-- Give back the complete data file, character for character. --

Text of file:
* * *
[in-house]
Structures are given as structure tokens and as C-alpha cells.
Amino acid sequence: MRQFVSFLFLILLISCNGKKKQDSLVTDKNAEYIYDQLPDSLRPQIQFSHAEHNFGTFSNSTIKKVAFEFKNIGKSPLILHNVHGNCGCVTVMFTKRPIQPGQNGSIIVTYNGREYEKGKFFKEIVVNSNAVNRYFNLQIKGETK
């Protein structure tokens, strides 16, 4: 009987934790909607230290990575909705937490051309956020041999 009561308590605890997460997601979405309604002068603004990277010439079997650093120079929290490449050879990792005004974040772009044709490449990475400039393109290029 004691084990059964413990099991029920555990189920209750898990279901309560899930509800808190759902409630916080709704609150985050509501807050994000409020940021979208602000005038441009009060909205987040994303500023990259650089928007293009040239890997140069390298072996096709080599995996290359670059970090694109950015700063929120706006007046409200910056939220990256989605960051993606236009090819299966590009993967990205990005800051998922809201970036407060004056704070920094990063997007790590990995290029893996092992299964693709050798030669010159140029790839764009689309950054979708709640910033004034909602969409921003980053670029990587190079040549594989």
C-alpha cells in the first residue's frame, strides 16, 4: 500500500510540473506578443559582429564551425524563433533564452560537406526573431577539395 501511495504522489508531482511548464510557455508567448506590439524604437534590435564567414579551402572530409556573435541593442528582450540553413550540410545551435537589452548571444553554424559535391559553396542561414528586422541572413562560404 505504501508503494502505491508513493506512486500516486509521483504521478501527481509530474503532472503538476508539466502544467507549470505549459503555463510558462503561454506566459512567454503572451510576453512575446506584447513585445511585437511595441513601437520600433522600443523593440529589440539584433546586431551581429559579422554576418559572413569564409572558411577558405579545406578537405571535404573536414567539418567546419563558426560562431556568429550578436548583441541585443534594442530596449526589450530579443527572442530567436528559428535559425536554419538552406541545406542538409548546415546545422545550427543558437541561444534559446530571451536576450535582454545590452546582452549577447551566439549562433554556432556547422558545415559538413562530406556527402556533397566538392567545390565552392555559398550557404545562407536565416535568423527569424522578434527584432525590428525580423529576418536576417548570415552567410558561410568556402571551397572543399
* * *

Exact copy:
[in-house]
Structures are given as structure tokens and as C-alpha cells.
Amino acid sequence: MRQFVSFLFLILLISCNGKKKQDSLVTDKNAEYIYDQLPDSLRPQIQFSHAEHNFGTFSNSTIKKVAFEFKNIGKSPLILHNVHGNCGCVTVMFTKRPIQPGQNGSIIVTYNGREYEKGKFFKEIVVNSNAVNRYFNLQIKGETK
């Protein structure tokens, strides 16, 4: 009987934790909607230290990575909705937490051309956020041999 009561308590605890997460997601979405309604002068603004990277010439079997650093120079929290490449050879990792005004974040772009044709490449990475400039393109290029 004691084990059964413990099991029920555990189920209750898990279901309560899930509800808190759902409630916080709704609150985050509501807050994000409020940021979208602000005038441009009060909205987040994303500023990259650089928007293009040239890997140069390298072996096709080599995996290359670059970090694109950015700063929120706006007046409200910056939220990256989605960051993606236009090819299966590009993967990205990005800051998922809201970036407060004056704070920094990063997007790590990995290029893996092992299964693709050798030669010159140029790839764009689309950054979708709640910033004034909602969409921003980053670029990587190079040549594989």
C-alpha cells in the first residue's frame, strides 16, 4: 500500500510540473506578443559582429564551425524563433533564452560537406526573431577539395 501511495504522489508531482511548464510557455508567448506590439524604437534590435564567414579551402572530409556573435541593442528582450540553413550540410545551435537589452548571444553554424559535391559553396542561414528586422541572413562560404 505504501508503494502505491508513493506512486500516486509521483504521478501527481509530474503532472503538476508539466502544467507549470505549459503555463510558462503561454506566459512567454503572451510576453512575446506584447513585445511585437511595441513601437520600433522600443523593440529589440539584433546586431551581429559579422554576418559572413569564409572558411577558405579545406578537405571535404573536414567539418567546419563558426560562431556568429550578436548583441541585443534594442530596449526589450530579443527572442530567436528559428535559425536554419538552406541545406542538409548546415546545422545550427543558437541561444534559446530571451536576450535582454545590452546582452549577447551566439549562433554556432556547422558545415559538413562530406556527402556533397566538392567545390565552392555559398550557404545562407536565416535568423527569424522578434527584432525590428525580423529576418536576417548570415552567410558561410568556402571551397572543399